Approach and avoidance motivation are fundamental and basic to human functioning, and the approach-avoidance perspective is a highly generative and informative lens through which to examine social, personality, and developmental processes. Accordingly, our research group investigates a variety of different topics across diverse disciplines of psychology, using a multitude of research methodologies (laboratory experiments, longitudinal studies, prospective studies, and archival analyses).

  • Achievement goal structure and process: Examining the different ways in which individuals approach success and avoid failure in their goal pursuits, and the implications of differential goal pursuit for affect, cognition, and behavior.
  • Approach and avoidance social goals: Examining the structure of social goals, as well as the antecedents and consequences of pursuing different types of approach-and avoidance-focused social goals.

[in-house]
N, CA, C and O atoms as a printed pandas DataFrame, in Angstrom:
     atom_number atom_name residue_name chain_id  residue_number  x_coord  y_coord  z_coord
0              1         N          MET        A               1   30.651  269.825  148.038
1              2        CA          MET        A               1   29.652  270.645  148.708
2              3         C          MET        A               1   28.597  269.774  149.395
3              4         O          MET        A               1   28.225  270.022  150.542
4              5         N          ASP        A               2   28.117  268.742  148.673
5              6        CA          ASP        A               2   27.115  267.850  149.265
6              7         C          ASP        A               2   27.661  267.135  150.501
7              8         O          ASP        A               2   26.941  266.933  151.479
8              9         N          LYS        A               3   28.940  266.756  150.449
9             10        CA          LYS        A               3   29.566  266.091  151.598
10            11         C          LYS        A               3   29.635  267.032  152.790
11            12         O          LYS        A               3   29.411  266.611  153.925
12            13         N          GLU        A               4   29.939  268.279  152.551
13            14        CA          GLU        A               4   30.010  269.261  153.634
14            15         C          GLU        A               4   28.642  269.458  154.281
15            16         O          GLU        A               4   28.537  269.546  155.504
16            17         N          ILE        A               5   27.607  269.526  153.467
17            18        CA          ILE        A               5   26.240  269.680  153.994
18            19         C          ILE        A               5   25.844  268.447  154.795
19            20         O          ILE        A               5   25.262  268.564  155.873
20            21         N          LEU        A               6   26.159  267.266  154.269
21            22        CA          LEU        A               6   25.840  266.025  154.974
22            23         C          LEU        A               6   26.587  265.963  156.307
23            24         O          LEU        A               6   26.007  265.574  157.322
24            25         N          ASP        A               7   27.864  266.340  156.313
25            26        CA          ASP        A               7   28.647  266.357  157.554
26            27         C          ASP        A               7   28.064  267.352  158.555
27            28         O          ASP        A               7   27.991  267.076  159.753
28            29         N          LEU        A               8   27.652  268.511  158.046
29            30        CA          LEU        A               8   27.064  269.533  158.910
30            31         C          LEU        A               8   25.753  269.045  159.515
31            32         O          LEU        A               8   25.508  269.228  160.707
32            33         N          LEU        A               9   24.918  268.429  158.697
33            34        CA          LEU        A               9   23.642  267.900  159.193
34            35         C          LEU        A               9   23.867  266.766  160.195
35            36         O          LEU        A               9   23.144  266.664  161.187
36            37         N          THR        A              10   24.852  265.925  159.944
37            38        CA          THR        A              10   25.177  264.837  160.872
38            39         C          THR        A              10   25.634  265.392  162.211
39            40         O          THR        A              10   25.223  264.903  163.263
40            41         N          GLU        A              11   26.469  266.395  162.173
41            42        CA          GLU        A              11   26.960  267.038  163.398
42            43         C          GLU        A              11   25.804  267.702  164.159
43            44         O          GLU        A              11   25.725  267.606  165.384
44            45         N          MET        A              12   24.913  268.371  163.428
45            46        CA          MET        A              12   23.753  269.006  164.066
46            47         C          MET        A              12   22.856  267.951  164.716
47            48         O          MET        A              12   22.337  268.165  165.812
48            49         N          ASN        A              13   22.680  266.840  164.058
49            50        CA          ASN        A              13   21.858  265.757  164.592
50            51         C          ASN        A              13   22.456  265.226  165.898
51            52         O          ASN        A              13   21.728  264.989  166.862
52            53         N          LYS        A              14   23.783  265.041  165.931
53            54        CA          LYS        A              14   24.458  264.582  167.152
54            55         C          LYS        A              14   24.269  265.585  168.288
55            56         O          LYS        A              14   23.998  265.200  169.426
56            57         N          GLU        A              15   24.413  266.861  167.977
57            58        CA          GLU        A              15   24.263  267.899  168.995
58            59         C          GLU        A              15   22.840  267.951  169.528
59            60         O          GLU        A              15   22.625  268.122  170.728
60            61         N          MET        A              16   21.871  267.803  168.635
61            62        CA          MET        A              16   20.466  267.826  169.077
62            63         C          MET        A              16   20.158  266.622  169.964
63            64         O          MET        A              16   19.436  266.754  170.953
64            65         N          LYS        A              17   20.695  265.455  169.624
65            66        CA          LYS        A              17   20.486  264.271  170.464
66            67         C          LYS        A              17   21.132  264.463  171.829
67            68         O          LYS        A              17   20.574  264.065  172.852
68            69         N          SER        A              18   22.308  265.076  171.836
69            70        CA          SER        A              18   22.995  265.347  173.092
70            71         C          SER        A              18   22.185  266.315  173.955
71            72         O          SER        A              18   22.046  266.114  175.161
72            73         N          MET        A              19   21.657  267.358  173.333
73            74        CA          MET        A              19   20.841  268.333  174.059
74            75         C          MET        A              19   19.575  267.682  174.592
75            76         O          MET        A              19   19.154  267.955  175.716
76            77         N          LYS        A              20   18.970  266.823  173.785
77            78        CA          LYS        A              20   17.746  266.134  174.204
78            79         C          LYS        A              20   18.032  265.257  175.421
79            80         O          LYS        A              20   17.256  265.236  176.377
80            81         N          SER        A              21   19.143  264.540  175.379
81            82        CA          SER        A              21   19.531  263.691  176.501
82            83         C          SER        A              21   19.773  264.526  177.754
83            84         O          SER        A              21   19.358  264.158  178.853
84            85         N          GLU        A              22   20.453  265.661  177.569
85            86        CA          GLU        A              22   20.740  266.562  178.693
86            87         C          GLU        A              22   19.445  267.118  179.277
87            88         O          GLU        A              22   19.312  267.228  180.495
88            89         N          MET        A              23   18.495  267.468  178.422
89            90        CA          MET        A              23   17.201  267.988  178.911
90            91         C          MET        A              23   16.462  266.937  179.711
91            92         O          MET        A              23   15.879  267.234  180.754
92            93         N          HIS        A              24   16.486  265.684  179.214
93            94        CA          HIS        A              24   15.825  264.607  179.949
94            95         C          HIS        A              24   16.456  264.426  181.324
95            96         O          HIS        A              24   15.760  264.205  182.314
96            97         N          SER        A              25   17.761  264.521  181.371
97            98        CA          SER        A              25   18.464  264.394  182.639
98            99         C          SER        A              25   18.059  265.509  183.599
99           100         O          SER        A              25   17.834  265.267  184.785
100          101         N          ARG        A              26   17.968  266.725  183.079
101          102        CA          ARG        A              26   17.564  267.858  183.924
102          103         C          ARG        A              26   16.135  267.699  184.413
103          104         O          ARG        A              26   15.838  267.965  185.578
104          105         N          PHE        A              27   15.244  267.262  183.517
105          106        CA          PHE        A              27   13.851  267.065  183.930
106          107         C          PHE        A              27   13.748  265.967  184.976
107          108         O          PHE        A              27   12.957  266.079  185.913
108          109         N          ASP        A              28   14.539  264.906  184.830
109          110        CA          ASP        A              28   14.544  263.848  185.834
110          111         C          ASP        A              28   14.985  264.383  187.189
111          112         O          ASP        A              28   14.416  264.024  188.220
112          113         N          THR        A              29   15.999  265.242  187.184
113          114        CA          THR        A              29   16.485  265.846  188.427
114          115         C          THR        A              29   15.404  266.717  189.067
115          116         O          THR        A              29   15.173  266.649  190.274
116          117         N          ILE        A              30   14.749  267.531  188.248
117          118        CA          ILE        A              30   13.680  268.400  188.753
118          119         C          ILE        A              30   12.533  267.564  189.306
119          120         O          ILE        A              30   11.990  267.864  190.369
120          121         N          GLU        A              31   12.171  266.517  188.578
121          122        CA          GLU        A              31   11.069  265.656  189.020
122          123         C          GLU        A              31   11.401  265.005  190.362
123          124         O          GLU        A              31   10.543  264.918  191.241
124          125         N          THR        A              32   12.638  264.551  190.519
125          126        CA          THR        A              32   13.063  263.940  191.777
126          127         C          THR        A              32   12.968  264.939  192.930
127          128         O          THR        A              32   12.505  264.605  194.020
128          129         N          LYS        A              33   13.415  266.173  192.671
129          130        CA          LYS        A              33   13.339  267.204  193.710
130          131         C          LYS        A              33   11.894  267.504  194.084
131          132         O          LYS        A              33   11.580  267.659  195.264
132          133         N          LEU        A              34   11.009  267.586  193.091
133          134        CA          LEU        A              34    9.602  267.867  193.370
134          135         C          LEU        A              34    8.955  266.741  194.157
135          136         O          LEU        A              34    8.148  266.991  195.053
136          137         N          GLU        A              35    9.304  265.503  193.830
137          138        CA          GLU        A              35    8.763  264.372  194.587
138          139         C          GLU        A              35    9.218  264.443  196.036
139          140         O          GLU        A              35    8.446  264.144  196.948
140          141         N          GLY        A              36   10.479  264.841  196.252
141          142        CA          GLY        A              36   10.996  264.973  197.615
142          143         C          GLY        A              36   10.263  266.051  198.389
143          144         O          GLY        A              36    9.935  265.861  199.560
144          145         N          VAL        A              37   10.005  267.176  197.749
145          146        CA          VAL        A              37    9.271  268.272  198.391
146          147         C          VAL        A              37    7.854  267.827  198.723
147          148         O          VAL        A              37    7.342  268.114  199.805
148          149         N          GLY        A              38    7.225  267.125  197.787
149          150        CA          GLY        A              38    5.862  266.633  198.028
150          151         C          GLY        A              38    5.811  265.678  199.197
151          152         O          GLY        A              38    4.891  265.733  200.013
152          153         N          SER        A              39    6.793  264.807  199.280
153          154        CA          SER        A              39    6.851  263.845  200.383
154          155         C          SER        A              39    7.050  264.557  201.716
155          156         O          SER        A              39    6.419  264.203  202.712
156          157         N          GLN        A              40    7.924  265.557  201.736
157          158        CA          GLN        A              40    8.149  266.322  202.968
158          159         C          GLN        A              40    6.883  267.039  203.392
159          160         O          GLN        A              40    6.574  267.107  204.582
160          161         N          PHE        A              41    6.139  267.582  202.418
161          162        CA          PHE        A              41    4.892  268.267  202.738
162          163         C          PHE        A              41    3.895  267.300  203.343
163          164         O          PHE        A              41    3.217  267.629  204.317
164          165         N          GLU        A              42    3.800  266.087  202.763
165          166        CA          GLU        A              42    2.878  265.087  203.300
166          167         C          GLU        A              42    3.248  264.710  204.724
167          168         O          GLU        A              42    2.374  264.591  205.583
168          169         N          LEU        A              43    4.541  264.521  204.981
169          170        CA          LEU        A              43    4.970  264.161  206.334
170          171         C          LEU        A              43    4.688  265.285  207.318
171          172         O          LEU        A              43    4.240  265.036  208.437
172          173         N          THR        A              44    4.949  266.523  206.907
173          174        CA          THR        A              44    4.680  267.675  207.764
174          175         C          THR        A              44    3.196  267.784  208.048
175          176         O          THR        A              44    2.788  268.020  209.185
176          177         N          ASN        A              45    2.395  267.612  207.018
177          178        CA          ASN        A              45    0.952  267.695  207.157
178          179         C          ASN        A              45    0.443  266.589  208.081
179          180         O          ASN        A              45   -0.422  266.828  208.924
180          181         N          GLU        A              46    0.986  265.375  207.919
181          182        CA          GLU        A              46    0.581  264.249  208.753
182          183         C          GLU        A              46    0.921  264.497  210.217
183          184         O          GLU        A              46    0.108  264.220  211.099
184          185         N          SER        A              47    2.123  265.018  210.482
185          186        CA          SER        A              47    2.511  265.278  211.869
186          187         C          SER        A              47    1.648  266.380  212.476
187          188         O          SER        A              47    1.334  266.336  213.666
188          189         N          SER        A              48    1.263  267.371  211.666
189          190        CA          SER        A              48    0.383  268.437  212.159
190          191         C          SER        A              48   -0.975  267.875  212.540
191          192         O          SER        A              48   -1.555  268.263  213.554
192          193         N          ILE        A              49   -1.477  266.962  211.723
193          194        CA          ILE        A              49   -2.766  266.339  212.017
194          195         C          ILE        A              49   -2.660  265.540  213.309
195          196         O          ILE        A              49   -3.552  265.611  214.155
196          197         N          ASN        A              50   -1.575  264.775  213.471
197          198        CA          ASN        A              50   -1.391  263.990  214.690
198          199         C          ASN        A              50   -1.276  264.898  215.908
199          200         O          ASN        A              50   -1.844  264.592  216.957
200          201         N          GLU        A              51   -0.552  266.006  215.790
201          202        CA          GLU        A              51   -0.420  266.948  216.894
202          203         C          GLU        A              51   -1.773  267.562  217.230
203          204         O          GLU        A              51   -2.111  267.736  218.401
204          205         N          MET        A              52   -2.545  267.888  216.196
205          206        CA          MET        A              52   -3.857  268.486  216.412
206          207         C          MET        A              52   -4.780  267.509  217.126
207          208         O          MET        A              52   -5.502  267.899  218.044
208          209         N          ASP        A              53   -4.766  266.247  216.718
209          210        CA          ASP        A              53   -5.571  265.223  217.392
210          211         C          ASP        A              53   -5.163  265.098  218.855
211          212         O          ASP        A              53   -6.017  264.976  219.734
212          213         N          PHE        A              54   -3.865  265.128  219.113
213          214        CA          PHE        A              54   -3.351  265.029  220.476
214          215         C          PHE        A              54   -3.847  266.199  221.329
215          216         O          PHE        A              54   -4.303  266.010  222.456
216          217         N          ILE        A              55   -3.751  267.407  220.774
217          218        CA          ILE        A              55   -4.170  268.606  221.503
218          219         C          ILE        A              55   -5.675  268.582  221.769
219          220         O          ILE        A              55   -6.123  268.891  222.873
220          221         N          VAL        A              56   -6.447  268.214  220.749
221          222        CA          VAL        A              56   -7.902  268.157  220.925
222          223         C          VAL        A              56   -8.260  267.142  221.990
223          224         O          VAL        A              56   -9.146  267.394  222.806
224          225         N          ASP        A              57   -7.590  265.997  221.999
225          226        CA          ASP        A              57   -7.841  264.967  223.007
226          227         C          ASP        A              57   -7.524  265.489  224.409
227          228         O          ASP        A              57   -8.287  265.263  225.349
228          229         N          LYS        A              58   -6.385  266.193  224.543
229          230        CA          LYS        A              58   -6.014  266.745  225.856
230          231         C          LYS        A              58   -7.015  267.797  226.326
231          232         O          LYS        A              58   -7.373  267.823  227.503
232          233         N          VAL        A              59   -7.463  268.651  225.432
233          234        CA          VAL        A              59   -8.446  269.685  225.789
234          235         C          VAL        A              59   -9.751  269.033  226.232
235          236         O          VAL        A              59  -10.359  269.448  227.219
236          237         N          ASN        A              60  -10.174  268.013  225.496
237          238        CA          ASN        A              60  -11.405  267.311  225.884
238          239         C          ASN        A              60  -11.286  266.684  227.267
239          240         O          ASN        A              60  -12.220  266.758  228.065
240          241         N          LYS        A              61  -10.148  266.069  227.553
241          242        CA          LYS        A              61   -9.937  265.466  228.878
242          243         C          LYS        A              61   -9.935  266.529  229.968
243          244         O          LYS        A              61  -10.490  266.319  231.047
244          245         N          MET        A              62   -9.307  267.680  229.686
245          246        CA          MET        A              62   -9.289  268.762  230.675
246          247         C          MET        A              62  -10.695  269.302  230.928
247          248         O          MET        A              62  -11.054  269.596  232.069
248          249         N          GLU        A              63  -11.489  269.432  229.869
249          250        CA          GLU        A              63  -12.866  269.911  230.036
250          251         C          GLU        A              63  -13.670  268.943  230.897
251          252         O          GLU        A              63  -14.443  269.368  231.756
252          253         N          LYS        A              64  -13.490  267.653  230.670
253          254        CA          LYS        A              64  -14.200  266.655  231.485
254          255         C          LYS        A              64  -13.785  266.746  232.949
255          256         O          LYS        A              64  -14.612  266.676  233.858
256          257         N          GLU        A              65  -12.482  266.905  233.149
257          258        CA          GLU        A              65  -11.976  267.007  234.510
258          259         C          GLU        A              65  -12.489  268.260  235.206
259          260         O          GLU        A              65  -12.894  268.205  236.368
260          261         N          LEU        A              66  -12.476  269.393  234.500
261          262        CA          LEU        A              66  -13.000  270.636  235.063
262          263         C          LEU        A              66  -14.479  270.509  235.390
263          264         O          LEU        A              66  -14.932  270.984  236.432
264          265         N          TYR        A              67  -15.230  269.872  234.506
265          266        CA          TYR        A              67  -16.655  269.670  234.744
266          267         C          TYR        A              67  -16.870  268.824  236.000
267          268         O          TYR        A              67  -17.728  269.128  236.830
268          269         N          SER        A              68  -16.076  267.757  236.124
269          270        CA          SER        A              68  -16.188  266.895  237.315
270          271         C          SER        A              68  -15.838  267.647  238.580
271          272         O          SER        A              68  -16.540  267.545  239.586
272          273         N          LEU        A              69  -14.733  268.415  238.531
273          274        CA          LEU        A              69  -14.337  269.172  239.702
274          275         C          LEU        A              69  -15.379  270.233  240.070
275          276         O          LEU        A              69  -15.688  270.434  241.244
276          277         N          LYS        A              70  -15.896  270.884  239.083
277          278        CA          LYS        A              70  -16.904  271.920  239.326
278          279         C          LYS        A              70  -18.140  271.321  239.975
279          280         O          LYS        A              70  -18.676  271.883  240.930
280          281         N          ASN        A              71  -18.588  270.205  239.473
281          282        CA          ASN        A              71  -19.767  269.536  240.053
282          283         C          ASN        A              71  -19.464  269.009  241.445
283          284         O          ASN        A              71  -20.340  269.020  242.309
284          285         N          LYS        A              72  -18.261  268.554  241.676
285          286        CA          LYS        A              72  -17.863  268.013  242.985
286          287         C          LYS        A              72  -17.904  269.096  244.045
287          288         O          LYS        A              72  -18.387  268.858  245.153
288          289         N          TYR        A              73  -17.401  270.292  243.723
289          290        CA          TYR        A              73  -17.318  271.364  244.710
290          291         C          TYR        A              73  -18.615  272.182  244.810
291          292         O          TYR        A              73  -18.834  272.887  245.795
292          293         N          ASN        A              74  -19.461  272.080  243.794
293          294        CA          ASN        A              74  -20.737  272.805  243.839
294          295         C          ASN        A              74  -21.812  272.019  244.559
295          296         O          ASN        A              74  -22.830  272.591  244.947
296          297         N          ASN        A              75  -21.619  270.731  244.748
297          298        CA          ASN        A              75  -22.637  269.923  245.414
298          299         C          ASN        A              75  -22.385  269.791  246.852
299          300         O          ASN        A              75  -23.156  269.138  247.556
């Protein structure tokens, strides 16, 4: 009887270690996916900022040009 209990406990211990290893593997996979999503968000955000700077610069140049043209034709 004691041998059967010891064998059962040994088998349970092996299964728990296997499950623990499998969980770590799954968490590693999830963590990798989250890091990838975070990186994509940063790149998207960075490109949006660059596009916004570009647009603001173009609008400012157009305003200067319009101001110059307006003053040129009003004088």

• Competition and motivation:¬†Examining how competition in all its forms (trait, perceived, structural) influences psychological processes and outcomes.
  • Inequality and motivation. Examining the influence of income – and race – based inequality on perceived competitiveness, approach-avoidance motivation, and downstream outcomes (e.g., health, wellbeing).
  • Meta-motivation and motivation perception: Examining the accuracy of our knowledge about our own motivation and others’ motivation.

Our lab is comprised of graduate students in social-personality psychology, as well as post-docs and visiting professors, often from countries outside the US. We have ongoing collaborations with a number of other labs around the country and world. We can be reached by contacting Dr. Andrew Elliot at

For an overview of Dr. Elliot’s area of research see his “Handbook of Competence and Motivation, 2nd Edition: Theory and Application (Guilford Press)”